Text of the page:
Another factor when it comes to cooking time: size. I have had people tell me their chicken took a half hour longer to cook than I stated in a recipe. I then ask if they bought a 4 lb chicken like the recipe called for and more often than not they answer with “No, my store didn’t have one so I bought a 5.5 lb chicken.” DOH! Try to purchase a chicken as close to the size in the recipe as you can, especially if the recipe calls for roasting veggies in the same pan. If you don’t have a choice here is the general rule: if the chicken you buy is larger than called for in the recipe allow 15 minutes more cooking time per pound. If the chicken is smaller than the recipe calls for subtract 15 minutes cooking time per pound. You will know if the chicken is done when thigh juices run clear. I have roasted enough chickens that I know when a chicken is done but if you need some reassurance an “insta-read” meat thermometer (affiliate link) is a tool you will want to invest in, it takes all the guess work out of the equation and only costs a few bucks!
Seasoning, Stuffing, Glazing, Browning and Basting
When it comes to using seasonings there are several options. Some recipes call for seasoning the outside of the bird and some call for seasoning the inside and the outside. Another delicious choice is using your hand to separate the skin from the meat and placing the seasonings in between. One way to make seasoning a raw bird easier, especially for those concerned about cross contamination is to designate one hand for touching the chicken and one hand for handling spices. This makes the process go much faster because you won’t have to stop and wash your hands over and over. Having a battery operated pepper grinder (affiliate link) is really convenient! No need to grind with two hands, allowing you to have one hand free, again preventing the possibility of cross contamination.
Another way to add flavor to roasted chicken is by stuffing it with herbs, spices and or fruit. The flavors permeate the bird during roasting!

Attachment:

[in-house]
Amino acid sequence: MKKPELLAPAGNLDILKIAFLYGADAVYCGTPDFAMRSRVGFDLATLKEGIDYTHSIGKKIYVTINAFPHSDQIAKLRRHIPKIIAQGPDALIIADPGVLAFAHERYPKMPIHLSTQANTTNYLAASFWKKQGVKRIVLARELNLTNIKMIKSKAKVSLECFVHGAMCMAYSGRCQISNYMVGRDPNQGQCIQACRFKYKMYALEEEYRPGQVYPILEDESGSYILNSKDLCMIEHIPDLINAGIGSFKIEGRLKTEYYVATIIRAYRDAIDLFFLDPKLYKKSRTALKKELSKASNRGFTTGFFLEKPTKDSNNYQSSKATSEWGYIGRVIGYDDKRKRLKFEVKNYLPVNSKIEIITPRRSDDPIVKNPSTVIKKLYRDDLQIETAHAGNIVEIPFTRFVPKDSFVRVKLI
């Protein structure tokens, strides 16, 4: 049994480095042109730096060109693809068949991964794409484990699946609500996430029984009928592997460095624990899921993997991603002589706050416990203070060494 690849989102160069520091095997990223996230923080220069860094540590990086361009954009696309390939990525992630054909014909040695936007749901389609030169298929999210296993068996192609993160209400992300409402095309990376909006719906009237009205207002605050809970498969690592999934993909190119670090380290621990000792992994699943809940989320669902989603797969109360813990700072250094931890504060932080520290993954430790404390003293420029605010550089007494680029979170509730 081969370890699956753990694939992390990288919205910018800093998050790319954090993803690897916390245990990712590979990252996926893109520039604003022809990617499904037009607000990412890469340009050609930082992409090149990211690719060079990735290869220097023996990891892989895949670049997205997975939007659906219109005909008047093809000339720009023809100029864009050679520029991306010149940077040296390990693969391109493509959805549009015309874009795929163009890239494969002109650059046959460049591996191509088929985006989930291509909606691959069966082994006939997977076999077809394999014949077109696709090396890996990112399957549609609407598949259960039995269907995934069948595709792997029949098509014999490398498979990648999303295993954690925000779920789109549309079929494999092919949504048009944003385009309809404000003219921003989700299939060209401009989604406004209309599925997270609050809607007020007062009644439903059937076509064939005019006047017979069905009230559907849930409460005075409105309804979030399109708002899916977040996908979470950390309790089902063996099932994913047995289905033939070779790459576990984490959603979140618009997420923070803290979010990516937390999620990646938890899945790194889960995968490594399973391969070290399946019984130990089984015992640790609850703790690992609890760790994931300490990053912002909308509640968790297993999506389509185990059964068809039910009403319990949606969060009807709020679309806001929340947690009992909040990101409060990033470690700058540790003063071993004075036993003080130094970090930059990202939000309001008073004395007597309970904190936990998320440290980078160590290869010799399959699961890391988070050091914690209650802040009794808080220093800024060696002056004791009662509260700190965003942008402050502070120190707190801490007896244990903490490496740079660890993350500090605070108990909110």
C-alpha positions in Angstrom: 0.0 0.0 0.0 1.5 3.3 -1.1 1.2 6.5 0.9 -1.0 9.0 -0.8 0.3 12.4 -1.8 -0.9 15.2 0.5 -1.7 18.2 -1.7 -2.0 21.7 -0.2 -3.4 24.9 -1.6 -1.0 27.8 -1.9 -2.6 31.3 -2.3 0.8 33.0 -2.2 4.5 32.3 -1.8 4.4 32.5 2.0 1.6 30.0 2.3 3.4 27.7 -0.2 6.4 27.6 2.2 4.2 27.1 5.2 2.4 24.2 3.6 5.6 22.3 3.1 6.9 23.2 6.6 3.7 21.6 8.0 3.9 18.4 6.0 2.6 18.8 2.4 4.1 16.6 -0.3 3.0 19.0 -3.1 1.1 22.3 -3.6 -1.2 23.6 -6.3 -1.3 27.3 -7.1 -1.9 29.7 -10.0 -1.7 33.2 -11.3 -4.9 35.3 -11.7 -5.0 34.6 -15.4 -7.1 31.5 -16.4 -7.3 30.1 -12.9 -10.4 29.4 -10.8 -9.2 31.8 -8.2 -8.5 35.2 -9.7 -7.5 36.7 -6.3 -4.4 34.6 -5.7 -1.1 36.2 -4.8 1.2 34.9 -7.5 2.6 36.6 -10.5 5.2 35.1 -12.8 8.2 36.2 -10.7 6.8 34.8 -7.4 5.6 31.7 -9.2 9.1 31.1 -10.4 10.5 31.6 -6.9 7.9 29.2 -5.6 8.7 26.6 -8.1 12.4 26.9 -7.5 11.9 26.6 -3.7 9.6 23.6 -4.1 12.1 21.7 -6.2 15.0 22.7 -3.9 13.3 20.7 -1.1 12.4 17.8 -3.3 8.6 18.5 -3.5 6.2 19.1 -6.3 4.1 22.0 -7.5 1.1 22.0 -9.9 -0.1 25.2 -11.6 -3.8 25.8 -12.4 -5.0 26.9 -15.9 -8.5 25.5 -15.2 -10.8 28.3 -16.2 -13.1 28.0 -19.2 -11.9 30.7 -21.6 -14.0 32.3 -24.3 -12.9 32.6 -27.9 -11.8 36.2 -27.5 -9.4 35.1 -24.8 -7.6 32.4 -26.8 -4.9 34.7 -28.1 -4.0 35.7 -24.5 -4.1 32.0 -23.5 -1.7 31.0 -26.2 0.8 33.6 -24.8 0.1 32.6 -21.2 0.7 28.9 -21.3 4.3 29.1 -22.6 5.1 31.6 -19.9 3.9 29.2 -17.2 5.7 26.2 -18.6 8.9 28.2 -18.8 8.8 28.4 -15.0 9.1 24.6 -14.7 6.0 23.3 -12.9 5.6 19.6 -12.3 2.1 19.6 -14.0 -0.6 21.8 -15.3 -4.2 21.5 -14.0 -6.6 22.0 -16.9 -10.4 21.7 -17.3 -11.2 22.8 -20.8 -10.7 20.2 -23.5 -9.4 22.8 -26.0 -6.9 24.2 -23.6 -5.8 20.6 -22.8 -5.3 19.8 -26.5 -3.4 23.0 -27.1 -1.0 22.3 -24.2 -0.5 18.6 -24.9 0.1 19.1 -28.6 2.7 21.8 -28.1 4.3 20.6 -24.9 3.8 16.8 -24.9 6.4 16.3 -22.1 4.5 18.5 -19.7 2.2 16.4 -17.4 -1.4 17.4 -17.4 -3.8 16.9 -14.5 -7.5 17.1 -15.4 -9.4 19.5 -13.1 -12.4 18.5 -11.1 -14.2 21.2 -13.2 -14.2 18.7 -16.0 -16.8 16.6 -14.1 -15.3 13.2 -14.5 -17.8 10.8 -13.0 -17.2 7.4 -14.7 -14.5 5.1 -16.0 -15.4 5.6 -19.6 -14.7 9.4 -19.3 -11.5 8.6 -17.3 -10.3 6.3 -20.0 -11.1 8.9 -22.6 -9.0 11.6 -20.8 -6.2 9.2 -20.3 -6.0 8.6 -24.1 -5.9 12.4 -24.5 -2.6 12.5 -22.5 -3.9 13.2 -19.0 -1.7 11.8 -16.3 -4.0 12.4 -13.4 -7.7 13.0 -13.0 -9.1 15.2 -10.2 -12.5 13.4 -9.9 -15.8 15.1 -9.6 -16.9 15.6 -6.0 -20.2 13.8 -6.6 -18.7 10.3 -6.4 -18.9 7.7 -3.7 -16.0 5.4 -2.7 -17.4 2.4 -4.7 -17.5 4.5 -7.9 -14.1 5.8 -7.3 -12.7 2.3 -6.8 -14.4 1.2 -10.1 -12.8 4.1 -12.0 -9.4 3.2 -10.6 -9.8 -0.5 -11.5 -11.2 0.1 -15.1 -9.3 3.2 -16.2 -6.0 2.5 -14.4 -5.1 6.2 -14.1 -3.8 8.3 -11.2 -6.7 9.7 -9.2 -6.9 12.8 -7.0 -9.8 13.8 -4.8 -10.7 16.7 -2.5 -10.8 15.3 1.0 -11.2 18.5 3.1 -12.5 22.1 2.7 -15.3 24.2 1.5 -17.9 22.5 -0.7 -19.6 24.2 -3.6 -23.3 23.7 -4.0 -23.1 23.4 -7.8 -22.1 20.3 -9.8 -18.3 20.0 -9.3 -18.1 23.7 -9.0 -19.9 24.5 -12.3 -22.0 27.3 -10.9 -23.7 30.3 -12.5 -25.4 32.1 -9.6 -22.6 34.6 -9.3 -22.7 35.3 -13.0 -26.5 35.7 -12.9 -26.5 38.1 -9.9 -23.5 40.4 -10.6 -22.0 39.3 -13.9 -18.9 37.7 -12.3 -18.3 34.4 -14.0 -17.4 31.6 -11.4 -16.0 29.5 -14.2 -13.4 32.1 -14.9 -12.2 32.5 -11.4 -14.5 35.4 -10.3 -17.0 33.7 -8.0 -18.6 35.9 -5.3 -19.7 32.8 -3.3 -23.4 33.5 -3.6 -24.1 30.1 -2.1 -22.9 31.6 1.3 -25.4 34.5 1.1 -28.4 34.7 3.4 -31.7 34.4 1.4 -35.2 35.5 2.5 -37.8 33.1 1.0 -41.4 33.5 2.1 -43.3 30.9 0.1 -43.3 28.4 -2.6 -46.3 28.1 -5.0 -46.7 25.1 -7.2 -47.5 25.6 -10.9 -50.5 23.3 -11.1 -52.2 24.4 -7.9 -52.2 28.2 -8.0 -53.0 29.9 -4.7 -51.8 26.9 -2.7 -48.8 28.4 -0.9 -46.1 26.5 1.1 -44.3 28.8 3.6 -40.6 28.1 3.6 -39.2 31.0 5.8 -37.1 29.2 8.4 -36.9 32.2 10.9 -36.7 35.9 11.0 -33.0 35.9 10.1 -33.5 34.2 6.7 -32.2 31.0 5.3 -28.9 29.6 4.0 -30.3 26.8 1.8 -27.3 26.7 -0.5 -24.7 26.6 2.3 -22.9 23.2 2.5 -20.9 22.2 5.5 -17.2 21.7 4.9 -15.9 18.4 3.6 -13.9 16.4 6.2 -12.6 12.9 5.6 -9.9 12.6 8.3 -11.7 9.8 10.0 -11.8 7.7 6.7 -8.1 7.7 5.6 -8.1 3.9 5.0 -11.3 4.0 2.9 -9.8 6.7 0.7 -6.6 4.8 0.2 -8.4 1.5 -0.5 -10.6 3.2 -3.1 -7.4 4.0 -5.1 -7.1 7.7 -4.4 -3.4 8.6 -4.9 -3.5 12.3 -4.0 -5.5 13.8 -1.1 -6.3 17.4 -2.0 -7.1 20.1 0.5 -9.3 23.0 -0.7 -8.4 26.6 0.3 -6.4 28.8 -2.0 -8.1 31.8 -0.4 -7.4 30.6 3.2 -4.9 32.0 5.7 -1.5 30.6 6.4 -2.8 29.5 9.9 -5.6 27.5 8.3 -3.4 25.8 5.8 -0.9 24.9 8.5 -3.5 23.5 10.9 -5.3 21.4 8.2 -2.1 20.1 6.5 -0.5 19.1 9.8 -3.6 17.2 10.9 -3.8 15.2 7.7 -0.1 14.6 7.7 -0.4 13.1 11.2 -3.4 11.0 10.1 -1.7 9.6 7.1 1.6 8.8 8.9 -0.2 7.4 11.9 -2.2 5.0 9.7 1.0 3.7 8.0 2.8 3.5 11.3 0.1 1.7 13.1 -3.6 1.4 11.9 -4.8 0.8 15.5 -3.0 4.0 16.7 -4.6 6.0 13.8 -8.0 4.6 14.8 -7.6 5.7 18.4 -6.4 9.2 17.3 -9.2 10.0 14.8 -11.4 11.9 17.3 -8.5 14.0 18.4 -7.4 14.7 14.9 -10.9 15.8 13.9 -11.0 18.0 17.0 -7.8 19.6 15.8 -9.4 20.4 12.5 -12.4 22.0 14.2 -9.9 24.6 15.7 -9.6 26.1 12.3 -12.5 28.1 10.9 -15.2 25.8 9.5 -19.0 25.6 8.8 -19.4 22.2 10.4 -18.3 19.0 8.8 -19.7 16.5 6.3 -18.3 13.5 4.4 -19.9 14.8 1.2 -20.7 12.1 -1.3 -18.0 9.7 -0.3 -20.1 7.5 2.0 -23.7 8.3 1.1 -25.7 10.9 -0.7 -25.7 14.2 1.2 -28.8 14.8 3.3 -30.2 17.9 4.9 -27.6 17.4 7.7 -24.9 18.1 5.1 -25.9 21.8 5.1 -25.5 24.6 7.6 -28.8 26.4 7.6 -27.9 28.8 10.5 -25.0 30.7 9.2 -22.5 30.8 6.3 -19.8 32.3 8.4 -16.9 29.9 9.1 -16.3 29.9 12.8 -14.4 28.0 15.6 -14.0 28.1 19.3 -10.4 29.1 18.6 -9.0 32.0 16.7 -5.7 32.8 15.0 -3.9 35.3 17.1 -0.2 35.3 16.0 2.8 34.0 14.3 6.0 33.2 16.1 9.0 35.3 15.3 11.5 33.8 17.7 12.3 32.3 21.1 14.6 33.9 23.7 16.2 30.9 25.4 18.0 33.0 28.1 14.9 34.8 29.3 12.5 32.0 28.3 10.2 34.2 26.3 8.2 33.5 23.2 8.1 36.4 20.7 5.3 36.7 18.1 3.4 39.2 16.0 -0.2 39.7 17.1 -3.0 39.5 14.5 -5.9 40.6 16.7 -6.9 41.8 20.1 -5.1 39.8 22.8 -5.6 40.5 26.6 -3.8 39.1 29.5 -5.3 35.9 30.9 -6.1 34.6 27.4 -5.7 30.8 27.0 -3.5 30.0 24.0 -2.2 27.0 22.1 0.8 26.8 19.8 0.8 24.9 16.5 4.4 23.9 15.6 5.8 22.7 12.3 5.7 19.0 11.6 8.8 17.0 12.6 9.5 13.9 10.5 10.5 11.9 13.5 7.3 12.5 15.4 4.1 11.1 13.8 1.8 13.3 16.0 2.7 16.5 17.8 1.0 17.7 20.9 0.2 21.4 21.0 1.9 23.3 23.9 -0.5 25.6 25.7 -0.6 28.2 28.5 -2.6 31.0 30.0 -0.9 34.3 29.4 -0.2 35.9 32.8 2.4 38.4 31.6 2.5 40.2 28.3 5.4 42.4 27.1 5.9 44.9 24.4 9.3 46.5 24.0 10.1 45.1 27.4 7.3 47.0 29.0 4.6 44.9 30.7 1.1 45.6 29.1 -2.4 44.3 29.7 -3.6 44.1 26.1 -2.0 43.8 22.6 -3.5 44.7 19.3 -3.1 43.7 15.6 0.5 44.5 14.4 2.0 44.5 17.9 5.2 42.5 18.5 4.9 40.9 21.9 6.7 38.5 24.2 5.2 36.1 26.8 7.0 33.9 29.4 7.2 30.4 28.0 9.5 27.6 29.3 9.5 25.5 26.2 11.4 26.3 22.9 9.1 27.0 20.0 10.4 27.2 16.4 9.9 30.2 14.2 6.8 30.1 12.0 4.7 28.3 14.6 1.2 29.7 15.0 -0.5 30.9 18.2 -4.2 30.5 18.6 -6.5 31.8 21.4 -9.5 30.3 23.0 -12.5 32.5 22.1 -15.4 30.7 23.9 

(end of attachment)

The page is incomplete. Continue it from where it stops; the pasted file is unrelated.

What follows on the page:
Glazes are a great way to flavor a chicken as well as create a beautiful brown skin. Usually glazes are brushed on the last few minutes of cooking. Basting the chicken also creates a golden crispy skin and make the final outcome more moist and tender.
Allowing Chicken to ‘Rest’, Carving
After removing a chicken from the oven it is important to let it ‘rest’ for at least ten minutes before carving. Resting allows the juices to redistribute so the meat is super moist.
Now after creating a roasted chicken masterpiece you don’t want to rip it to shreds. Watch this video tutorial to see how to carve a bird so it looks as pretty when serving as it looked when it came out of the oven!
Broth: Waste Not, Want Not
Back in the day your grandma (or great grandma for you young un’s) didn’t waste any part of a chicken. After carving she would put that chicken ‘frame’ in a stock pot with giblets, water, whatever vegetables and herbs she had on hand and make a broth. Broth has many healing properties and is great for the belly. Broth can be sipped like a tea or used in soups and other recipes. One chicken frame can make about 16-18 cups of rich brown broth. Click to see how to make homemade broth.
I think I have covered just about everything! I hope those of you that weren’t sure you could roast a chicken have gained some confidence and those of you that are already sold on roasted chickens learned something too! Now on to the recipes. Here are my favorites.
Roasted Chicken Recipes
Tender, juicy chicken roasted in a pan with a lid surrounded by carrots, rose potatoes, celery and shallots. Seasoned with Herbs de Provence and glazed with an orange apricot sauce!
A glazed sweet and spicy roasted chicken atop butternut squash, shallots, brussels sprouts and potatoes.
This a favorite shared from one of my favorite restaurants, The Communal!
This is a family favorite, I usually make two at once cooking them in a turkey roasting pan.
This chicken is browned on the cooktop and then roasted in a cast iron skillet. Served with honey ginger carrots and caramelized pears it has a bit of a fancy flair!
MAY I PLEASE ASK A LITTLE FAVOR?